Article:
Paleontology has a long tradition of excellence at Yale University and is a major part of the program in the Department of Geology and Geophysics. The research interests of faculty are very diverse and include taphonomy, biogeochemistry, exceptionally preserved fossils, trace fossils, morphology, phylogenetic systematics, macroevolution, paleoclimatology, paleoecology, paleogeography and stratigraphy, as well as the taxonomy and phylogeny of a range of groups from plants to dinosaurs. The focus is on specimen based research as well as analysis and theory, and the approach is highly interdisciplinary.
There are extensive laboratory facilities both in the Department of Geology and Geophysics and in the Environmental Science Center. The Yale Peabody Museum of Natural History holds one of the nation’s most important collection of fossils, which is world wide in scope. Based on early collections by Yale paleontologists, including Othniel C. Marsh, James D. Dana, George Wieland, Charles E. Beecher and Charles Schuchert, as well as more recent additions, there are now some 270,000 specimens in paleobotany, over 5 million in invertebrate paleontology and 75,000 in vertebrate paleontology. Yale University has a strong commitment to the conservation and curation of these world class collections which are a major platform for research in paleontology.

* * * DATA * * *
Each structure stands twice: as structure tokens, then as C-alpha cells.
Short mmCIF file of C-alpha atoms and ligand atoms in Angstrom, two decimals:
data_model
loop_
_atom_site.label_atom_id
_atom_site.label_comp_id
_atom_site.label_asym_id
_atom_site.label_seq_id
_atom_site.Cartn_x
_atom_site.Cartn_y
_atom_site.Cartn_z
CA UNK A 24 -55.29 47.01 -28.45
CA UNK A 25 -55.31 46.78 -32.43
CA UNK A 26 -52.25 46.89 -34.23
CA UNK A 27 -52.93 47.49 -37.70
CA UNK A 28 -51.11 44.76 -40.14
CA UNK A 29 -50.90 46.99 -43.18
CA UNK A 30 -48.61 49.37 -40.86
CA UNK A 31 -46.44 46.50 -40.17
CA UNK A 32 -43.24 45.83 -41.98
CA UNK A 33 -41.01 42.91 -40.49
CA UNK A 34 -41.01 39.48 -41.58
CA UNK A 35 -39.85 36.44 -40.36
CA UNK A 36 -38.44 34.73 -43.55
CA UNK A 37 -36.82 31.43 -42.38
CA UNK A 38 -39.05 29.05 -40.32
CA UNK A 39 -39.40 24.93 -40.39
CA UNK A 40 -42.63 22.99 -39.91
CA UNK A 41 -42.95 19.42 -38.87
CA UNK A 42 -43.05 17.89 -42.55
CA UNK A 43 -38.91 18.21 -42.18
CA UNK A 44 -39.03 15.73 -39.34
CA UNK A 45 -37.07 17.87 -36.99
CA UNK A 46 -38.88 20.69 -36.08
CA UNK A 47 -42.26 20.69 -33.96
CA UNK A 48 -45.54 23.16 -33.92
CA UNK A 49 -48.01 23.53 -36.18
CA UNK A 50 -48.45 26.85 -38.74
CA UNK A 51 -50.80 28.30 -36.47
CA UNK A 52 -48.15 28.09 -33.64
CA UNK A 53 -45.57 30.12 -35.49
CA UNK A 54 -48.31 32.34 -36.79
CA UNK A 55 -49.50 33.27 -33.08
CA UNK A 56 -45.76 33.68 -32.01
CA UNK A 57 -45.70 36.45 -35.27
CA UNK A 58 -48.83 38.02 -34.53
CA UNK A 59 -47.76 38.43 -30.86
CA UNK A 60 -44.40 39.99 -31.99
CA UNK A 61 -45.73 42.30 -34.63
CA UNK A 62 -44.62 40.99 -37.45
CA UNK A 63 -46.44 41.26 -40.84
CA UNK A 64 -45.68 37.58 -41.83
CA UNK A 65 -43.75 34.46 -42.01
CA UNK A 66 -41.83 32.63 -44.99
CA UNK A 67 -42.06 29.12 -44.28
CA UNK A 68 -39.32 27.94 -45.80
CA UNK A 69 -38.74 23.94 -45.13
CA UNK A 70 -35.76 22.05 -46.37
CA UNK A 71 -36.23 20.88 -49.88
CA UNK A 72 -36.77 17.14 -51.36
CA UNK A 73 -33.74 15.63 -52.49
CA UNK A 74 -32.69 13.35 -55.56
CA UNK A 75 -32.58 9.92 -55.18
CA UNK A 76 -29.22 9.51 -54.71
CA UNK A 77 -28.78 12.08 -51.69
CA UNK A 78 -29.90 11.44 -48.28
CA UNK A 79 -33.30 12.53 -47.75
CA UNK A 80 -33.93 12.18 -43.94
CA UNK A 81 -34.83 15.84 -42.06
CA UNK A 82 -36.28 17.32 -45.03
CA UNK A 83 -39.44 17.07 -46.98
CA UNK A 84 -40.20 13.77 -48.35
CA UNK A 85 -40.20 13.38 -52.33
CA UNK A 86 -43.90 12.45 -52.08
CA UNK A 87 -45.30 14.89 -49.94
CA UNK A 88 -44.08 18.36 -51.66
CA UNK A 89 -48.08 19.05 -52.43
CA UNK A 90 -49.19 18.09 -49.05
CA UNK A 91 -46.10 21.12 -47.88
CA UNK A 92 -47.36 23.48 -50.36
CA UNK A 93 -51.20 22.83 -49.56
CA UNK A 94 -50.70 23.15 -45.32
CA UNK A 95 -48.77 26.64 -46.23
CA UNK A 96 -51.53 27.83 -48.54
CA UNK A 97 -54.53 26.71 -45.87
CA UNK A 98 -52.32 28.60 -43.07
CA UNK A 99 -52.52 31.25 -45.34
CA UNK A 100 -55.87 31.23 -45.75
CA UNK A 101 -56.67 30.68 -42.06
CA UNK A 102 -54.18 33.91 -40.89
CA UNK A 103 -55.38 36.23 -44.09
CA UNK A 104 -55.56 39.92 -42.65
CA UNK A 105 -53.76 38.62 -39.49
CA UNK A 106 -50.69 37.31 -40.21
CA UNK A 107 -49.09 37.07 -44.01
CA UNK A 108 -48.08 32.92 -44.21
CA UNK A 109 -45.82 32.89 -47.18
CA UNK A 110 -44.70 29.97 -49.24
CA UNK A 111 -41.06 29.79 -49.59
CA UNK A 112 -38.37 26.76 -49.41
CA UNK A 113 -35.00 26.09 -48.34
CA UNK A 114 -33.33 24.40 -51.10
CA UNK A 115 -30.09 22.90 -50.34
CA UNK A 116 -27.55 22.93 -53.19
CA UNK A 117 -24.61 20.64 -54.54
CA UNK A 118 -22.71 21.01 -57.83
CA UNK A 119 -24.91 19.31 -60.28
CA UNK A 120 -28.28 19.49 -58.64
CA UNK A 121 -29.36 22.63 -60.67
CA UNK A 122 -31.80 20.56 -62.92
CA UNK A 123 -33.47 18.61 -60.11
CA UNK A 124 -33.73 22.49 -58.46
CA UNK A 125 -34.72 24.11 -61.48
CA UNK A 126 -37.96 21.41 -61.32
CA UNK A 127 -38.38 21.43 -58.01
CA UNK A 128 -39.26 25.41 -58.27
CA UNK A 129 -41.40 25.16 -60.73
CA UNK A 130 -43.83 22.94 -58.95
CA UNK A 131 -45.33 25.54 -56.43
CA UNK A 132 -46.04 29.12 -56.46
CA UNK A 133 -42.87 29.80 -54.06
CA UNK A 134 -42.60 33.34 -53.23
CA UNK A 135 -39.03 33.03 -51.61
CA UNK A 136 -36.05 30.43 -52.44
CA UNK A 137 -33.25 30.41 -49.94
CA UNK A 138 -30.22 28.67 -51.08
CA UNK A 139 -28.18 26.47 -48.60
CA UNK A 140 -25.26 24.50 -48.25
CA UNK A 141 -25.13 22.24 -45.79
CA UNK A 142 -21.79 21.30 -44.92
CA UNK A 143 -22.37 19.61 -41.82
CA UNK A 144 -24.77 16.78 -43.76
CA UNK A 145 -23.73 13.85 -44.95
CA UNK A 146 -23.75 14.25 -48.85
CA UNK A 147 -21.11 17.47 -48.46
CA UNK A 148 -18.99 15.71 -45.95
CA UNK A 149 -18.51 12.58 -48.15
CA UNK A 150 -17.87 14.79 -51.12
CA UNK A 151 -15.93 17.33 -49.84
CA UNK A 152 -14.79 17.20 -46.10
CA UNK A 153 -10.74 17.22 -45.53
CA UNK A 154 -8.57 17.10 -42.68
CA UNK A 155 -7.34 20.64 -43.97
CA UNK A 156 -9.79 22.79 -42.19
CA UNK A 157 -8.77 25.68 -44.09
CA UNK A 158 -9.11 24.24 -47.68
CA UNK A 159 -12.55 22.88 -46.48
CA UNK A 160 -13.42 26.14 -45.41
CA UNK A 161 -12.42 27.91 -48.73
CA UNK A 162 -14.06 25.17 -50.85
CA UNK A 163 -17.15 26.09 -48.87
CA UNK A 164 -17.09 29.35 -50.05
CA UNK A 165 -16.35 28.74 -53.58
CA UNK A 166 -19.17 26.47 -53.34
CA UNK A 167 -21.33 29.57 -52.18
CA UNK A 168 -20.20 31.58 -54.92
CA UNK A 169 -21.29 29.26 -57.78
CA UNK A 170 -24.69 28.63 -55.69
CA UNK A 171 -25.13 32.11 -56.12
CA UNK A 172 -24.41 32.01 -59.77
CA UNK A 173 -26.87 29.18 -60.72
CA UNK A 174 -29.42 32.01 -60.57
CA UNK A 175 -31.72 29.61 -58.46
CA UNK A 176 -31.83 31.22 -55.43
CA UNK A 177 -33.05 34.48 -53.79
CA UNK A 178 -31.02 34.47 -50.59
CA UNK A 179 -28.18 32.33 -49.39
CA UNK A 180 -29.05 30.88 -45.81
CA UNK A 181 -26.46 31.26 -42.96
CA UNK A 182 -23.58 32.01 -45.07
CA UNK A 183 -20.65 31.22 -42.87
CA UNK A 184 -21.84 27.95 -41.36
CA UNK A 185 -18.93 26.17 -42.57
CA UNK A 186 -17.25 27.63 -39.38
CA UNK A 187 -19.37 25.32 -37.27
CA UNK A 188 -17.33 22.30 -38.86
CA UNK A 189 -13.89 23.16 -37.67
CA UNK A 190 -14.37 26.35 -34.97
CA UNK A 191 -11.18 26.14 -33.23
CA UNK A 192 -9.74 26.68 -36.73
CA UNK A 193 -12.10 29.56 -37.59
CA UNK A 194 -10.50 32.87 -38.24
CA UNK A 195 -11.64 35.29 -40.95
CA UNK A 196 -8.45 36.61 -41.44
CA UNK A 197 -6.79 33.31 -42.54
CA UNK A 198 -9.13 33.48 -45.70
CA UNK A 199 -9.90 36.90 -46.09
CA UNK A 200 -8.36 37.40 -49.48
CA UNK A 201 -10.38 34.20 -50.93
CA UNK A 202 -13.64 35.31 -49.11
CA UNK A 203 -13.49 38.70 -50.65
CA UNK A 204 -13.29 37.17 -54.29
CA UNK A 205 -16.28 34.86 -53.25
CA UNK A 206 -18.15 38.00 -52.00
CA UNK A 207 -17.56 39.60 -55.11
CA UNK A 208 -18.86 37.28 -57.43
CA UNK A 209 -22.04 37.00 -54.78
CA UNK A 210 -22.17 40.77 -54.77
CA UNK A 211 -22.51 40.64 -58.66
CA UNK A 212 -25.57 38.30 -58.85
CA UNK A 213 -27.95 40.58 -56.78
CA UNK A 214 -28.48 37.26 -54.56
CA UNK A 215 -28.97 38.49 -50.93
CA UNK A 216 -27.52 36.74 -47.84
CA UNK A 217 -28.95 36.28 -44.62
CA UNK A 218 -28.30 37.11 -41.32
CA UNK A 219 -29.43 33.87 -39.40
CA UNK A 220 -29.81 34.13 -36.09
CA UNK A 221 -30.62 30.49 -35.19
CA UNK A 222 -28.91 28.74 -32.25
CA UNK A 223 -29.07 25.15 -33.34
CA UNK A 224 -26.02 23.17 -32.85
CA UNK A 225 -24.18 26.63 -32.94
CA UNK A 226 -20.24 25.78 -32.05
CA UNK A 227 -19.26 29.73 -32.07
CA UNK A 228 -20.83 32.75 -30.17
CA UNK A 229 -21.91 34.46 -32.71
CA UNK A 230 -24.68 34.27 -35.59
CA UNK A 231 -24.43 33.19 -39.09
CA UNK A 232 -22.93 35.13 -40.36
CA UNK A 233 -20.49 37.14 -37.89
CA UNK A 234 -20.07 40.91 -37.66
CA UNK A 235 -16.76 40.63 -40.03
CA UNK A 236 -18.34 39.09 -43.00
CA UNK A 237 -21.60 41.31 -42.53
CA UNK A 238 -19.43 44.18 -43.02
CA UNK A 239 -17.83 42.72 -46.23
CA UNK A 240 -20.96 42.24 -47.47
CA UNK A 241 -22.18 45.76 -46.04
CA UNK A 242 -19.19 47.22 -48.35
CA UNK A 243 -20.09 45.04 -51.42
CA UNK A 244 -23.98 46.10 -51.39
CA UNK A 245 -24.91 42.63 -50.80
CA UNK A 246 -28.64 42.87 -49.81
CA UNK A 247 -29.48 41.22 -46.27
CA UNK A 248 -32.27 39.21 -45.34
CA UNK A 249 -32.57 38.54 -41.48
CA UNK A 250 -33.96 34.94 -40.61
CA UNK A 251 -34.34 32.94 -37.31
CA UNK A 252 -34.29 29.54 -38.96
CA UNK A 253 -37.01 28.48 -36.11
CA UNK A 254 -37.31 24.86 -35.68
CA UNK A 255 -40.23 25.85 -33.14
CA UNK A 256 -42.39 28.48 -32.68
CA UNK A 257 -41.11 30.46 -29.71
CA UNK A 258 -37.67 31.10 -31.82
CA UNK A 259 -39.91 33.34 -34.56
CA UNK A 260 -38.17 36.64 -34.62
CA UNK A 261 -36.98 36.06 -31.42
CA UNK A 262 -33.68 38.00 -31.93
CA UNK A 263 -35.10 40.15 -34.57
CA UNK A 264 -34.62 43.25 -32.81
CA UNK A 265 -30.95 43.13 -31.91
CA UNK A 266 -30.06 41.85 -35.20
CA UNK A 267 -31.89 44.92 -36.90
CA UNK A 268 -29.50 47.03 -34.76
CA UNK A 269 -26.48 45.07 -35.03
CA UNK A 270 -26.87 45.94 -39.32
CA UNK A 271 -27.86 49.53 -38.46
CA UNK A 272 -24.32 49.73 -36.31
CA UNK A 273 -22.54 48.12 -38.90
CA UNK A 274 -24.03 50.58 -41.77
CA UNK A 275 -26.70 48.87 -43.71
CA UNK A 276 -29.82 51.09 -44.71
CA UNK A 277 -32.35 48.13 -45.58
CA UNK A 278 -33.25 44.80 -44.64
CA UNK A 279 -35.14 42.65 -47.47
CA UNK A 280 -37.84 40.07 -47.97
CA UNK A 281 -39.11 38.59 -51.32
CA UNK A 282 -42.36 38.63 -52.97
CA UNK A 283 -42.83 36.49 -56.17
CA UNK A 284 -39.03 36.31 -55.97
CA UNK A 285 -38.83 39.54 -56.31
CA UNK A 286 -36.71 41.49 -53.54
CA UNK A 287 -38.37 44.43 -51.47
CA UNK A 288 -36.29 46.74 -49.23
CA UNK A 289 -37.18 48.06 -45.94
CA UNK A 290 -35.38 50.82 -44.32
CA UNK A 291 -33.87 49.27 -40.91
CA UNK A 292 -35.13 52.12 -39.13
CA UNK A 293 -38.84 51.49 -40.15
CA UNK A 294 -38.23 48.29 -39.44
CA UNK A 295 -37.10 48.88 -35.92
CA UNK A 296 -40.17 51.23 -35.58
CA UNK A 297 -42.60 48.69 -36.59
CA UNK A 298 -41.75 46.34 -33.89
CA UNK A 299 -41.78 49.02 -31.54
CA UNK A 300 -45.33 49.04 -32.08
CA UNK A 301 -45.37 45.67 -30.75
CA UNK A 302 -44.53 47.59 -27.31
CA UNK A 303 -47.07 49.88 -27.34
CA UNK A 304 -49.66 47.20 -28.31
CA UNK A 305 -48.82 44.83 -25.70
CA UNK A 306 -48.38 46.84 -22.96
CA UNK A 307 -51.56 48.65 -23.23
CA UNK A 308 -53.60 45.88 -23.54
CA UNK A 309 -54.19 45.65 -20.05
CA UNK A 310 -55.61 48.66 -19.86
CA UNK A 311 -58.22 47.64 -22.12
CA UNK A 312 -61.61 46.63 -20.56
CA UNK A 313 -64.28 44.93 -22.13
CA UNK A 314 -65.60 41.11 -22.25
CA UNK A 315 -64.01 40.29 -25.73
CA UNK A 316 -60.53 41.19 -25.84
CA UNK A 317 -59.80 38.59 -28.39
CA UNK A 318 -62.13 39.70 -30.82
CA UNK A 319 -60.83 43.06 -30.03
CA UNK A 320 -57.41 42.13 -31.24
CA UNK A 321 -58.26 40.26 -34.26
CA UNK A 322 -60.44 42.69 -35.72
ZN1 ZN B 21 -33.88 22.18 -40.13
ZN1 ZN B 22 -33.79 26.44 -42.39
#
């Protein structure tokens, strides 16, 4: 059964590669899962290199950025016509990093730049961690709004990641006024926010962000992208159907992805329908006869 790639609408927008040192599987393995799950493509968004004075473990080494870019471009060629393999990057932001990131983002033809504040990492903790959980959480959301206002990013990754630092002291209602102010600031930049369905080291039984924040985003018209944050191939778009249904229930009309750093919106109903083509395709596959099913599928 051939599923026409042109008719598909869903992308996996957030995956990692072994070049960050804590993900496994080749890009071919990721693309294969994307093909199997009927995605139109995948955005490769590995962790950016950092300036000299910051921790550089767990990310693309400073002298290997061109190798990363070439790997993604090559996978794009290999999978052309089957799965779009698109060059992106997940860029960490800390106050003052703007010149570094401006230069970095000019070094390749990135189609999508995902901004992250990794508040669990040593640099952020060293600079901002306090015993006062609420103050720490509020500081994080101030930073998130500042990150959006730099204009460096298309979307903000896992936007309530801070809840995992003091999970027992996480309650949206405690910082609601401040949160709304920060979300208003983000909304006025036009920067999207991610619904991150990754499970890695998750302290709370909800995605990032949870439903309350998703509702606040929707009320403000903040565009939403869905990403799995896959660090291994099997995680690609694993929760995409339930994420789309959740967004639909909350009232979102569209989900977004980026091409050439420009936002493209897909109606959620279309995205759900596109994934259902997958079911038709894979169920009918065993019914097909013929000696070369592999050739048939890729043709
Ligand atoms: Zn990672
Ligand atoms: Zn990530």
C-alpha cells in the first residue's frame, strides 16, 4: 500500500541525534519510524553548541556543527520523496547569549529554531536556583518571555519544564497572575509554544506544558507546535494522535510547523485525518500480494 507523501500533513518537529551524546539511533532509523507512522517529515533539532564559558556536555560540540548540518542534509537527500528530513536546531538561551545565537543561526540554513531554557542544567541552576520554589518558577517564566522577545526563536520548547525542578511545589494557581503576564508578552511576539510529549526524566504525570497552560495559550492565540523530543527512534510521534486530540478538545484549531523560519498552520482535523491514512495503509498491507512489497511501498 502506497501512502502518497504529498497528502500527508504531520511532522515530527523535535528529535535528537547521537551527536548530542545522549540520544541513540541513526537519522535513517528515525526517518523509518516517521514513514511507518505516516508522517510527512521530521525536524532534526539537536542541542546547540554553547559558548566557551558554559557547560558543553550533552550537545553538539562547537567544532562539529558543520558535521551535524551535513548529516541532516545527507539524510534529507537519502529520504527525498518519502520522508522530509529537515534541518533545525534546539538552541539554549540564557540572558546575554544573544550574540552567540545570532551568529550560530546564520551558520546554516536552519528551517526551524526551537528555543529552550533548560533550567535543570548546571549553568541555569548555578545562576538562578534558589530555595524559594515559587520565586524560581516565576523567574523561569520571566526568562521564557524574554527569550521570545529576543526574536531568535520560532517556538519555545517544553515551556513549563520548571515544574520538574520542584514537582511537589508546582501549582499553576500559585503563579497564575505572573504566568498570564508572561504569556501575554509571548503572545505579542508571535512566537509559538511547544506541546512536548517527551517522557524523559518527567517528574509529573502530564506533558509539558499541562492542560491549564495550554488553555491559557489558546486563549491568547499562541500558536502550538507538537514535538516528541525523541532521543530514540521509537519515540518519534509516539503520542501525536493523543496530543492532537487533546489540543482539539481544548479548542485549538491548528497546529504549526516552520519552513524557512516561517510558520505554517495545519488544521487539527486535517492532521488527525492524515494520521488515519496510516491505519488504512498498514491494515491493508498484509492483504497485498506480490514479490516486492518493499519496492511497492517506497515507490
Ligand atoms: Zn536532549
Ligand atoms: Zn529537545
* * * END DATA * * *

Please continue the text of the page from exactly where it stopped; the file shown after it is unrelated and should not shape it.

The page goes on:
The Yale Institute for Biospheric Studies (YIBS) provides a platform for multidisciplinary research in environmental science and ecology, including the historical dimension afforded by paleontology.
Faculty affiliated with this group include Bhart-Anjan Bhullar, Derek Briggs, Leo Buss, Peter Crane, Michael Donoghue, David Evans, Jacques Gauthier, Pincelli Hull, Alan Rooney. and Lidya Tarhan. In addition each of the divisions in the Yale Peabody Museum is run by expert collections managers.